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Junction Playground

Junction Playground

This text is part of Parks’ Historical Signs Project and can be found posted within the park.

Junction Playground is named for the historic Junction Avenue trolley line that ran through Queens. In May 1894, the first-ever Brooklyn City trolley car entered Queens County. At the end of the month, the Grand Street line was opened, running between the Maspeth Depot and Broadway. The line was soon extended to Junction Avenue and across to Bowery Bay. 

The opening of the line was a ceremonious event, and the first trolley car to travel the line carried a roster of distinguished passengers that included the president of the Brooklyn Heights Rail Road. When the car reached Jackson’s Mill during the opening run, the passengers stopped to tour the old mill whose water wheel and grinding stones were then still intact. They then continued on to enjoy Gala Amusement Park on Bowery Bay, the current site of LaGuardia Airport. The Junction Avenue line was operated as part of the Grand Street line until 1929, when it was established as its own route. The two lines operated separately until 1936, when Junction Avenue was again run as an extension of the Grand Street route.

The Junction Avenue line ran through the neighborhoods of Corona and Frog Town (East Elmhurst), which have inadvertently preserved a rich history of the trolley lines.  During the 1920s and 1930s, developers built up streets on both sides of Bowery Bay Road and Flushing Avenue, now Astoria Boulevard. Since the Brooklyn City Railroad did not want to negotiate a new franchise, it kept the line as it was, and residents grew accustomed to trolley traffic in their backyards. In the 1930s, the other parcels of Old Bowery Bay Road were eliminated, so the trolley tracks were the only testament to old street configurations. A decade later, the City paved over much of the line, transforming the stretch into a commercial street. However, one can still find spots of exposed trolley tracks and original bricks where the pavement has worn away, thus affording a glimpse of 1890s Queens.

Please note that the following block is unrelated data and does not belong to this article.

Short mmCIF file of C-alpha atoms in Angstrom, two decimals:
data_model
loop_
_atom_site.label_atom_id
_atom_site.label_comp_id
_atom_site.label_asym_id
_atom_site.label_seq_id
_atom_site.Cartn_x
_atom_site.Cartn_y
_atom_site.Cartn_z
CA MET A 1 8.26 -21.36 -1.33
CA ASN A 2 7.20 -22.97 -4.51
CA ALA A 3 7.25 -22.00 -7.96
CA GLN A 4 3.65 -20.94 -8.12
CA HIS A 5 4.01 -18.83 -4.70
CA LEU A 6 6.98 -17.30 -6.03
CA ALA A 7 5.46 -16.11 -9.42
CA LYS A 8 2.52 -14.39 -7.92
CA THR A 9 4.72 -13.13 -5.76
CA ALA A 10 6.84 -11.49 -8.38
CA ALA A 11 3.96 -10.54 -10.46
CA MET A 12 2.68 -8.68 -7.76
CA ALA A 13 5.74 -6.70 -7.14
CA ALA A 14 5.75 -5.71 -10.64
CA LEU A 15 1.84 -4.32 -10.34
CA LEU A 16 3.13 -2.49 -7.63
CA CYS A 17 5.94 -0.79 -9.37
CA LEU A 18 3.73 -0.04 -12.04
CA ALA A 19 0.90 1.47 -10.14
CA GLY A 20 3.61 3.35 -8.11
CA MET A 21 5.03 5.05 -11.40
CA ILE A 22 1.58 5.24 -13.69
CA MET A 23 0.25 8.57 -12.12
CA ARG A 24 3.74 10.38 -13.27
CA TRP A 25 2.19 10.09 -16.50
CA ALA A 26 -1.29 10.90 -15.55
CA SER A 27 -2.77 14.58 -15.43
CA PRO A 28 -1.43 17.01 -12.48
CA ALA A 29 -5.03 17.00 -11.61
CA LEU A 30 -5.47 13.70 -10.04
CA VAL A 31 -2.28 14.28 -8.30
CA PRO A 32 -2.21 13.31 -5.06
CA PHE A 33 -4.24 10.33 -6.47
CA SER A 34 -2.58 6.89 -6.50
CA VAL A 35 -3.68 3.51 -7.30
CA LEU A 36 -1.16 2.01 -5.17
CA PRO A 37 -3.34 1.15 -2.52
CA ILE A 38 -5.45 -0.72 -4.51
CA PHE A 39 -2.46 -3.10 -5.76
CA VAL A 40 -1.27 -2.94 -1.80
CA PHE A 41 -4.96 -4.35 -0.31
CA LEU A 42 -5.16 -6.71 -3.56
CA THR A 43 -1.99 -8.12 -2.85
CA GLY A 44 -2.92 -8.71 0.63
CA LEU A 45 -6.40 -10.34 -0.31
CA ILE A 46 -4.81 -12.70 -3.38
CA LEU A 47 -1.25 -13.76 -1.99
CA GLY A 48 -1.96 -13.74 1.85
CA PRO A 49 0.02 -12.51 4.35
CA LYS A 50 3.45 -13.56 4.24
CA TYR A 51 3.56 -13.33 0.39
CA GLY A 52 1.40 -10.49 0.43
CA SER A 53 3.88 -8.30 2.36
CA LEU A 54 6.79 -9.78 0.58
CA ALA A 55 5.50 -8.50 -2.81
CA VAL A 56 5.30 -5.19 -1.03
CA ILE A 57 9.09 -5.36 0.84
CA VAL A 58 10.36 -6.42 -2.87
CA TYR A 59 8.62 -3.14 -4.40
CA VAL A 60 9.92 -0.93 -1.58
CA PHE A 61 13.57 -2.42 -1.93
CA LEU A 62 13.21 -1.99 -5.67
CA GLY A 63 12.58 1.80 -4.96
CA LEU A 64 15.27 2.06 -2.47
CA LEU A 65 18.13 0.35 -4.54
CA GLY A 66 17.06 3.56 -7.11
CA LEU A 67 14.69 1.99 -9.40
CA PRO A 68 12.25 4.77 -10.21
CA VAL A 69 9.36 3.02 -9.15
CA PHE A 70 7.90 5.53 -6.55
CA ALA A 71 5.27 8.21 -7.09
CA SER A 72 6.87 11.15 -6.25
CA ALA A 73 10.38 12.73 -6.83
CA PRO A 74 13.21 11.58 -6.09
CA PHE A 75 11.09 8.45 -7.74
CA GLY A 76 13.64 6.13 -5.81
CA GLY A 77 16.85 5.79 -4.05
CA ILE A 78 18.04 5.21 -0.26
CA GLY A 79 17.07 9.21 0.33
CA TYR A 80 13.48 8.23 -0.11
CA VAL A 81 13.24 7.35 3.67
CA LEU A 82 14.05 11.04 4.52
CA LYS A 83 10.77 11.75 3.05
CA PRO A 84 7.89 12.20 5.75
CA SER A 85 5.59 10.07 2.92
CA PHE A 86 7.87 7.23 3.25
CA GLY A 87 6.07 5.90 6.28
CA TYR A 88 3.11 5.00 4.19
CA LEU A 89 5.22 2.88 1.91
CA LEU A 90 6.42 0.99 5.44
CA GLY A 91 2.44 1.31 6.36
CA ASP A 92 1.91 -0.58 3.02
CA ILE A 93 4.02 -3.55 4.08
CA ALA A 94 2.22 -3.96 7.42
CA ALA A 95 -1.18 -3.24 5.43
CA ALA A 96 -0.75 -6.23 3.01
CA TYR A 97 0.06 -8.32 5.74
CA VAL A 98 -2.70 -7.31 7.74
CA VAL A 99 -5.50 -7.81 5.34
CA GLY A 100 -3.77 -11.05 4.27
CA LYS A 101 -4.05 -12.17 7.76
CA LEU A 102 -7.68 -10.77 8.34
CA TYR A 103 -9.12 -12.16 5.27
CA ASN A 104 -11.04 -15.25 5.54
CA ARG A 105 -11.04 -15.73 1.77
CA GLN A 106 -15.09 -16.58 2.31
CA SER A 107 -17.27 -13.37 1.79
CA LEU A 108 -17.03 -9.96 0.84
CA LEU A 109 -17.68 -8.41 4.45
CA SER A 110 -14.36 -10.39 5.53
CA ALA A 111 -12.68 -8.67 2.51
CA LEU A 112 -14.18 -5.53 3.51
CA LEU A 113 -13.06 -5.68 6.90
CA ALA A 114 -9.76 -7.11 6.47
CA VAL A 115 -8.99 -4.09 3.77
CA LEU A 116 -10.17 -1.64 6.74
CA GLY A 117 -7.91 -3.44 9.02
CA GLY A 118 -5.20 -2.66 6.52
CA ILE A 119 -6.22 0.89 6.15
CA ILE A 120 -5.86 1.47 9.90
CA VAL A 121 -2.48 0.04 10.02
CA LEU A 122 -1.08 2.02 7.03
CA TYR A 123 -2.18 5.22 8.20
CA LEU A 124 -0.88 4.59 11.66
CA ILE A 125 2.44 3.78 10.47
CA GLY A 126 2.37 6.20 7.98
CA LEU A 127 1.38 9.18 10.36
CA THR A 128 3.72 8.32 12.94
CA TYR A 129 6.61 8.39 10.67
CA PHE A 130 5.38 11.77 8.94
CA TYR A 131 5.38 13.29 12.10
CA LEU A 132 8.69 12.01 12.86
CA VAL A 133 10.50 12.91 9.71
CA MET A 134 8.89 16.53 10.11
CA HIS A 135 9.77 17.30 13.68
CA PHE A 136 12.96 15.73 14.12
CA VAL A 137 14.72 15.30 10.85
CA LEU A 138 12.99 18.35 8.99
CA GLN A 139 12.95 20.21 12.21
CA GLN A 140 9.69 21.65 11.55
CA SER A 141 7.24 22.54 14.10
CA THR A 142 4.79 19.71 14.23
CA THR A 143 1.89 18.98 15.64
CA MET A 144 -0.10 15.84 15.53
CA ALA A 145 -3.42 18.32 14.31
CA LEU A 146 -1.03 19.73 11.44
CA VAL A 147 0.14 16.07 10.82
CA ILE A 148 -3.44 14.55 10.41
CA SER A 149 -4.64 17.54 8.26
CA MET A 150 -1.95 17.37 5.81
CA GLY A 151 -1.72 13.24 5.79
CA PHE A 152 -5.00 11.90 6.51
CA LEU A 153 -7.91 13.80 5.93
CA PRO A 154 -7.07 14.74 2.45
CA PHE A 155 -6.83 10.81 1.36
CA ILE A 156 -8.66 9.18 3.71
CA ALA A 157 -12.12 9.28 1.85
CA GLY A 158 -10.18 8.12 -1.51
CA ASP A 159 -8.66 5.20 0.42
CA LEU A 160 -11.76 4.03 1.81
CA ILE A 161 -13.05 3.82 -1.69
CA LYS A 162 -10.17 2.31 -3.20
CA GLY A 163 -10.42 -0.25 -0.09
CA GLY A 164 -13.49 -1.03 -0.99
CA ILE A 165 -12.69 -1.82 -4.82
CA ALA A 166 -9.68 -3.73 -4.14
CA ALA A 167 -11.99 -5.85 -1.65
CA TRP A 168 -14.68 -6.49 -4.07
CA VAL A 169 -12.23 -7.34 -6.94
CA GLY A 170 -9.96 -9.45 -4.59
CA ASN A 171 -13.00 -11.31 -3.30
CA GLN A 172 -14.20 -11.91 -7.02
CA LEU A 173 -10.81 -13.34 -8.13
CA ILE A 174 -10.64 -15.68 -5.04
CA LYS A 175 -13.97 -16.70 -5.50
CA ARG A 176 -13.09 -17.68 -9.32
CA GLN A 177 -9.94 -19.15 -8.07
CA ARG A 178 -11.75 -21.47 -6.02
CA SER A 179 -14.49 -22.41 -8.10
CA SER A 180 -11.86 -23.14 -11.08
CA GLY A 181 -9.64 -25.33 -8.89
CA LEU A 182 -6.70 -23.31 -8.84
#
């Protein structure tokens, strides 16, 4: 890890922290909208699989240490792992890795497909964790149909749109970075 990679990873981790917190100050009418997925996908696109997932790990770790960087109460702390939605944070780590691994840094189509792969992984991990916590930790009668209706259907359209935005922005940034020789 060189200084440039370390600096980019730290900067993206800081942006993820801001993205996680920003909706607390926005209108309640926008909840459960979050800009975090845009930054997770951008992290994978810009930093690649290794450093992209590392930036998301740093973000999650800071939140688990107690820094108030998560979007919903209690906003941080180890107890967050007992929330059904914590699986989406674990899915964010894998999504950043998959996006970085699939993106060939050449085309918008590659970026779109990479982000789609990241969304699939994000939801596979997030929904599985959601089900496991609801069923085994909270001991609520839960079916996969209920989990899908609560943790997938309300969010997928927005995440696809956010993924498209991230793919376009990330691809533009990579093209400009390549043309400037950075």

Corona, Jackson Heights, and East Elmhurst, neighborhoods that border the north shore of Queens, were originally part of the Colonial Dutch settlement of Newtown (1652). The area became densely populated after the Queensboro Bridge opened in 1909. From 1940 through the1960s, the area was a haven for renowned jazz musicians, actors, and entertainers including Dizzy Gillespie, Clark Terry, Jimmy Heath, Cannonball and Nat Adderley, Godfrey Cambridge, and Louis Armstrong.                                                                                                            

This playground, bounded by Junction Boulevard, 34th Avenue, and 96th Street, was built on the site of former P.S. 115 in Queens. When the new P.S. 149 was opened in 1936, P.S. 115 was abandoned. While the title for the property was still vested to the New York City Board of Education, NYC Parks was able to obtain jurisdiction for use as a playground through a five-year permit in August 1936, and in February 1947, jurisdiction was transferred to NYC Parks.

The park has undergone two significant reconstruction projects. In December 1996, the playground’s steel fences were renovated and in 2001 the parks play equipment and safety surfacing were reconstructed. The playground has two large jungle gyms, one of which is shaped like a “Gold Spike Rail Road” engine. The park’s railroad theme keeps true to its name—it conjures memories of an old trolley junction point, and serves as a meeting junction for neighborhood residents who congregate at the park to enjoy the playground.

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